We for anticipating a better result in the case of the in- believe that the justices themselves like it, and that termediate Federal courts. But that these courts they will surrender it with regret. It has certainly will, however lamely and with whatever resulting done much to keep the bar in all parts of the counlegal confusion, in some sort afford to our highest try in touch with the Supreme Court, and has kept tribunal that relief which is the necessary condi- alive the popular interest in our highest tribunal. tion of its continuing usefulness, cannot be doubted. Neither has the practice had the least effect to The congratulatory speeches with which their open- diminish the exalted regard in which the Supreme ing was celebrated were therefore not without rea- Court has always been held in this country. This son. When the highest court of justice in the land, is one of those rare cases in which familiarity has if not the greatest tribunal in the world, finds that, not bred contempt, but rather an increased respect. with its work already four years in arrears, new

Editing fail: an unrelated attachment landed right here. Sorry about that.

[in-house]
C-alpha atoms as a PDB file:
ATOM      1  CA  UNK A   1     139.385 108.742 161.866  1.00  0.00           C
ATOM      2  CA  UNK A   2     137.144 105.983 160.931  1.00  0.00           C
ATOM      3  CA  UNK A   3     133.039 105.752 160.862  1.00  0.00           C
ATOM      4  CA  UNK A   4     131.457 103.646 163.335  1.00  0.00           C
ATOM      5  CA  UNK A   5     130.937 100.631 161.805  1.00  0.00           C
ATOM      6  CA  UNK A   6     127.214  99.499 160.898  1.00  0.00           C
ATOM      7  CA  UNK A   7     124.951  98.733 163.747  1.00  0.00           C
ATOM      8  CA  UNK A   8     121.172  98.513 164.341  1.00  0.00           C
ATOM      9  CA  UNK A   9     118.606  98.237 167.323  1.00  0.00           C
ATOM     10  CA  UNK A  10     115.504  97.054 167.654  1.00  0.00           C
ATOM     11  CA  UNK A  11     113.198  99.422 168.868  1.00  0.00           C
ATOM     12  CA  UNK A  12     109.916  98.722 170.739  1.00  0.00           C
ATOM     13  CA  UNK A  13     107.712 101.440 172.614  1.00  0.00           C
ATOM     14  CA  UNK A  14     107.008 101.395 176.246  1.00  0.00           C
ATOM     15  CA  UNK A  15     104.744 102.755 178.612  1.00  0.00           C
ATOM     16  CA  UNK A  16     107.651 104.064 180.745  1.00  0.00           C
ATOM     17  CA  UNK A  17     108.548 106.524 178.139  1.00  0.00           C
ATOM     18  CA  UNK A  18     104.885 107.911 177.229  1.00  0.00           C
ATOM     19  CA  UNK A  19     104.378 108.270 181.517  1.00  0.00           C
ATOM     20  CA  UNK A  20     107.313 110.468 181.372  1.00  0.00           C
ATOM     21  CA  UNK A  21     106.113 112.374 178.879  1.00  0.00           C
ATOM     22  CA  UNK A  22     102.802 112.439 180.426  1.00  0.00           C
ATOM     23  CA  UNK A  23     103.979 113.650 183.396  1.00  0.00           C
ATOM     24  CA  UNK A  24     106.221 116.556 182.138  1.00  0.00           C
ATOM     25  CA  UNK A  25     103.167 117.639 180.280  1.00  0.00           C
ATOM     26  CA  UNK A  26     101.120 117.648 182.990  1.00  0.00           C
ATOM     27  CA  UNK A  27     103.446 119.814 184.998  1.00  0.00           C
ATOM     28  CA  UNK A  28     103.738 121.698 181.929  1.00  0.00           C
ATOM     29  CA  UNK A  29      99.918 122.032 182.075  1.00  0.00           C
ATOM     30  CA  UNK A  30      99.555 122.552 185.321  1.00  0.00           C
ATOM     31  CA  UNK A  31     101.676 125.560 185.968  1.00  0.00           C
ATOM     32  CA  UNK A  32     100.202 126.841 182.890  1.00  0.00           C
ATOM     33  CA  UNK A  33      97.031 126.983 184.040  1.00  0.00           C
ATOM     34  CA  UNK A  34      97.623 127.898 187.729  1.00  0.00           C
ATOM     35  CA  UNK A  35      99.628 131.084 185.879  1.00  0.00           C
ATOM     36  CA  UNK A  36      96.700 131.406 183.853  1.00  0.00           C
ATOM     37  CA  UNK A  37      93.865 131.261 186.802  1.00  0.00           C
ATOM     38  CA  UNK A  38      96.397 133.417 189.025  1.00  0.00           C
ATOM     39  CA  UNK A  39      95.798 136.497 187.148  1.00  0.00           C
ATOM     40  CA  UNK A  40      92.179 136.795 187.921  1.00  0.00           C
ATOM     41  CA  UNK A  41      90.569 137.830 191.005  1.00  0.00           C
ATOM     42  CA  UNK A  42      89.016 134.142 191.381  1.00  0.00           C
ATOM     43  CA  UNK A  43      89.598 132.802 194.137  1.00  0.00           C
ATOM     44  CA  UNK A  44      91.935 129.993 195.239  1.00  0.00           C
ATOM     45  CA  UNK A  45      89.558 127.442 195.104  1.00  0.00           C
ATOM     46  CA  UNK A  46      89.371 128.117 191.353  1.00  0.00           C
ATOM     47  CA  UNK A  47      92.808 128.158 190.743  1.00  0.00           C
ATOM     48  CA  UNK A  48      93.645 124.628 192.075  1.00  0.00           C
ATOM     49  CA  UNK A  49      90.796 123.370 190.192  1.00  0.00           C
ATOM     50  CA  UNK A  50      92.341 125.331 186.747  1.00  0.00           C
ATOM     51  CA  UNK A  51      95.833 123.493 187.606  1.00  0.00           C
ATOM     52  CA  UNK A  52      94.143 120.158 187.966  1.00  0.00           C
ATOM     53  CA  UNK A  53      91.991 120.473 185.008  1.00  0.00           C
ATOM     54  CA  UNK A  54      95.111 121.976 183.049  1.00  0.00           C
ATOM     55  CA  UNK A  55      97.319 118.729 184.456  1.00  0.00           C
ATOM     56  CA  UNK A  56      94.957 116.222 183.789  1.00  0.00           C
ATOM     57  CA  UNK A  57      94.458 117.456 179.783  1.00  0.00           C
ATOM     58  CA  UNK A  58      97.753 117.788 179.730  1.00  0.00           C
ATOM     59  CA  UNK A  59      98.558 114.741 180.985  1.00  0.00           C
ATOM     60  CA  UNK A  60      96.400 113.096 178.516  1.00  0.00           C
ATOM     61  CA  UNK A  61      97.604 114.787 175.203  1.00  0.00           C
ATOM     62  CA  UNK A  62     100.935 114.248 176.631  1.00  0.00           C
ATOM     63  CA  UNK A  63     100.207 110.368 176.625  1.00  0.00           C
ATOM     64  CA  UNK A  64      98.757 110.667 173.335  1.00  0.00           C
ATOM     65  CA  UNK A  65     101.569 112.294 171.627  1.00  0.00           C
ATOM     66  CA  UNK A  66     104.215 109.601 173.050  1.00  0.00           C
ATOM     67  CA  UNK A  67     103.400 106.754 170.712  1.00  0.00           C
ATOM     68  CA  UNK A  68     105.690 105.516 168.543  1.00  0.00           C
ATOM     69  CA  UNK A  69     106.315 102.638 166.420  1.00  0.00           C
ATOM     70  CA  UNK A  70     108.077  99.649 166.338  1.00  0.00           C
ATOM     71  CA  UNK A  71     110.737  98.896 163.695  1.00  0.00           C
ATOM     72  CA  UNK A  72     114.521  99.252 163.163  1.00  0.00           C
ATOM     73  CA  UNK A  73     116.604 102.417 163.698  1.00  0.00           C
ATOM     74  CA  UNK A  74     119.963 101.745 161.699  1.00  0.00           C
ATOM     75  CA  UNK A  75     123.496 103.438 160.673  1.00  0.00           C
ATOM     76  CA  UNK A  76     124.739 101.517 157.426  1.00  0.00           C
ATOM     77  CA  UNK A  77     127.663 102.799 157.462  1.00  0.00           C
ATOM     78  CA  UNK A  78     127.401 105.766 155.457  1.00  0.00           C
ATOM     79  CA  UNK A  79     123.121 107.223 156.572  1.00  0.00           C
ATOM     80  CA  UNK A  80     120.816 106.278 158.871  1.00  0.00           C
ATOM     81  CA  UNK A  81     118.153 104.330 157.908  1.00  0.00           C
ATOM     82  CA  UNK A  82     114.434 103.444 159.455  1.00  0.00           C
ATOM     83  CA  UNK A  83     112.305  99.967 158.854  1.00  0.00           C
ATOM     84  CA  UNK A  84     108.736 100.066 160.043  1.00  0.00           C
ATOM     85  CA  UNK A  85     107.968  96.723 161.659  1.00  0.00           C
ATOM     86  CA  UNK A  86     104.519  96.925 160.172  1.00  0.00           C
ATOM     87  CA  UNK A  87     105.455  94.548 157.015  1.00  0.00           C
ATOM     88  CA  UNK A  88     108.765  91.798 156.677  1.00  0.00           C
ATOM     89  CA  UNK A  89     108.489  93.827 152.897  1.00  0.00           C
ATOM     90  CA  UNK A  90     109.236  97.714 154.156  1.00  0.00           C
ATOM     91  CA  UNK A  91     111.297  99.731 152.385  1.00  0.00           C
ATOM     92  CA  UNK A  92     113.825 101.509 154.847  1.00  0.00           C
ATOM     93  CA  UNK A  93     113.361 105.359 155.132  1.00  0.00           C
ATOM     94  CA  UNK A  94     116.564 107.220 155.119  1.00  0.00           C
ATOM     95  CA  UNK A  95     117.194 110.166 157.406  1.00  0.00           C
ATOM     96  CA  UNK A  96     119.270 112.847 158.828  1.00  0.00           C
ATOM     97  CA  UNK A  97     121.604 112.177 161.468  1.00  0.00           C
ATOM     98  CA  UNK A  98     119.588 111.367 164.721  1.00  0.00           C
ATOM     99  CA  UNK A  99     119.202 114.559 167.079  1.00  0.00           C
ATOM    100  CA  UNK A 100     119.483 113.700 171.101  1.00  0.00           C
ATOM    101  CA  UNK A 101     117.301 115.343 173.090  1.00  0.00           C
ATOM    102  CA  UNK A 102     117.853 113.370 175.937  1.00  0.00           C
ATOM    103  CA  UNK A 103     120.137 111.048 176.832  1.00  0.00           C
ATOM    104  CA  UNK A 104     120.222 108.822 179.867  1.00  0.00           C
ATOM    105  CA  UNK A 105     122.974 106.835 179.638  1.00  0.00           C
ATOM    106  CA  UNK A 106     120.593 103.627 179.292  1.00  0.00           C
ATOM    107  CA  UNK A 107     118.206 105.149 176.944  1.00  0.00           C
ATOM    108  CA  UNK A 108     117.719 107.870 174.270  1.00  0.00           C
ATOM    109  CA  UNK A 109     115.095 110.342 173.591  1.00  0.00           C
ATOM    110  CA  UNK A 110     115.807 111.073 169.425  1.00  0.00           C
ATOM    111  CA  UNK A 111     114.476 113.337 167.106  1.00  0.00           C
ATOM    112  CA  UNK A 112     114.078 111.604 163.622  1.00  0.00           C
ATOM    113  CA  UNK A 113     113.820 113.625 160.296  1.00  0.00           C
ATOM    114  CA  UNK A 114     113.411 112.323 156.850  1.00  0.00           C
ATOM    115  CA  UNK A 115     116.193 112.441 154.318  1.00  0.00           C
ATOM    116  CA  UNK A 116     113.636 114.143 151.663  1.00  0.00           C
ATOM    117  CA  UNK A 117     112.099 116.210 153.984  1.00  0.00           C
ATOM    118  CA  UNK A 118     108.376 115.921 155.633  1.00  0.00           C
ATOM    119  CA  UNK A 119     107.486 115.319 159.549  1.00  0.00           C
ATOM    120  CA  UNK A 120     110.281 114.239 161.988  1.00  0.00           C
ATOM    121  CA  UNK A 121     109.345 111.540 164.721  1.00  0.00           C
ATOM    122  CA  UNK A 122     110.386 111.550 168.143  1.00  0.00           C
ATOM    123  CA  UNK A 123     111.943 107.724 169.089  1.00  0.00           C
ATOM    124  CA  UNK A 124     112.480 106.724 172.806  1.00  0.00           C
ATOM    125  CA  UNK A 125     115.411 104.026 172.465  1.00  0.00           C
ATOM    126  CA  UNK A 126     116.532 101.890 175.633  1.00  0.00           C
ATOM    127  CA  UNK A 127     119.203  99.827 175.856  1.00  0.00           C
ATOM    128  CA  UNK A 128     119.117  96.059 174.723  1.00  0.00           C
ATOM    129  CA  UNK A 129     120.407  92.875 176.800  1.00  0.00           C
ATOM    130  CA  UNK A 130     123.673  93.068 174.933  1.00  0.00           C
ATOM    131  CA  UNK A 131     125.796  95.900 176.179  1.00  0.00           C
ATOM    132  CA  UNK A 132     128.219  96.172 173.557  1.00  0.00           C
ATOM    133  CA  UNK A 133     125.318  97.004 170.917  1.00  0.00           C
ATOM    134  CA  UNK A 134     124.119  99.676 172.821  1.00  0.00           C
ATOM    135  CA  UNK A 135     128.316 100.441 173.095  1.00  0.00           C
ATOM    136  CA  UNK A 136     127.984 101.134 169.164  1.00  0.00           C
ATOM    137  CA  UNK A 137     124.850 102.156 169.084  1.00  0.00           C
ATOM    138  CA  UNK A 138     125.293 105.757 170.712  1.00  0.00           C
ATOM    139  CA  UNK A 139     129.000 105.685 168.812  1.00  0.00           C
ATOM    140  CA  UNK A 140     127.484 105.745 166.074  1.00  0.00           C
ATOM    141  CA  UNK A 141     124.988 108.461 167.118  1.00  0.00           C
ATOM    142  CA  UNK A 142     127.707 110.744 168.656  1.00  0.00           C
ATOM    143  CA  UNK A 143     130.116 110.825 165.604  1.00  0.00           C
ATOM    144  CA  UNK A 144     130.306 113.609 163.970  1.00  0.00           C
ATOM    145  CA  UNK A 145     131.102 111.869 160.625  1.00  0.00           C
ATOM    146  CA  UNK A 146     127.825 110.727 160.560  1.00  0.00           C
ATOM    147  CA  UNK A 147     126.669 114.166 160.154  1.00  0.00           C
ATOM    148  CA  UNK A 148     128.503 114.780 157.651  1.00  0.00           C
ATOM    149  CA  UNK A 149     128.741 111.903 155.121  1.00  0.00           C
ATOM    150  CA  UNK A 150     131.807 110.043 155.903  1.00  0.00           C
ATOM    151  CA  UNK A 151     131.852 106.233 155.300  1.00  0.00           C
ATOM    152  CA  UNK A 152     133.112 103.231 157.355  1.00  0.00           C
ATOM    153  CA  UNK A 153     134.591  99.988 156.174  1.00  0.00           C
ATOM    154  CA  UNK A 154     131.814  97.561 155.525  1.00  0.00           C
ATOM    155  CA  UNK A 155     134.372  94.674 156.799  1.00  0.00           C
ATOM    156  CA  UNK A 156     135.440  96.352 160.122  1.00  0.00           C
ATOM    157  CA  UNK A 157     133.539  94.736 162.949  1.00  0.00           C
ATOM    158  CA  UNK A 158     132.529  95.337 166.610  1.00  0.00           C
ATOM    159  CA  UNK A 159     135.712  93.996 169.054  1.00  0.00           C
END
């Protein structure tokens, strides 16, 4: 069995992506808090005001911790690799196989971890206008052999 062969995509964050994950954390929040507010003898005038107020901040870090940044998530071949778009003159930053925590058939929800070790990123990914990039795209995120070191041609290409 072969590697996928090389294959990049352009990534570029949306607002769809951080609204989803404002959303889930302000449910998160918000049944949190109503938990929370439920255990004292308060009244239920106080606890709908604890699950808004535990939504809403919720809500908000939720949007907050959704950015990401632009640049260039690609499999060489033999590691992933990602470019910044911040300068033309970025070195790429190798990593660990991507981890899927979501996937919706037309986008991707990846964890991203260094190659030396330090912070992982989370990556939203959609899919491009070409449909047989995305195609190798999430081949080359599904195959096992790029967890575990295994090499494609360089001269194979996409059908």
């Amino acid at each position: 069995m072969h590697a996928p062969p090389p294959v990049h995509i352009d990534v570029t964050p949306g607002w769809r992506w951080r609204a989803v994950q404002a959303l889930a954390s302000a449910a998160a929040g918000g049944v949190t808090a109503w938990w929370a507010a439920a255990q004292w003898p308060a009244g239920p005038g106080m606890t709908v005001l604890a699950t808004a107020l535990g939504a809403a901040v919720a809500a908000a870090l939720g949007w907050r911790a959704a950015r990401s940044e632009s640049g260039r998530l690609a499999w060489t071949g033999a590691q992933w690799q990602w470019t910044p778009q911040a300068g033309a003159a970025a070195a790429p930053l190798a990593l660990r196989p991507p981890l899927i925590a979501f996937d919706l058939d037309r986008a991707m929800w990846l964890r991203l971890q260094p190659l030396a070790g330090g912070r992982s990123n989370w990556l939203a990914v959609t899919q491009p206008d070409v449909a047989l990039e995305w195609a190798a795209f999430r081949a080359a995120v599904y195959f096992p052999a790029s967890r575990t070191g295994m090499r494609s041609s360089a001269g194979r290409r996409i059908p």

We believe that this august tribunal has never stood cases continue to accumulate on its calendar much higher, in the estimation of the legal fraternity and faster than the old ones can be disposed of, the sit- of the American people at large, than it does to-day. uation is certainly desperate enough to justify a
On this side of the water we are never able to fully feeling of exultation at any measure of relief. In appreciate the mental attitude of our English friends such cases a bad solution is better than no solution in matters of this kind. Thus the Law Times, in a
VOL. 44 – No. 1.
recent number, commenting upon the practice of scandal, and evidence which in a case between
The acquittal of Mr. Depew and his fellow direct-
ors of the New Haven railroad, who had been inan original and appellate jurisdiction any such subtle the heating of railway cars, was a severe blow to distinction as our insular contemporary calls attention to. Probably it must be bred in the bone to be knew, or should have known, that there was no
our brethren of the newspaper press. Every lawyer understood.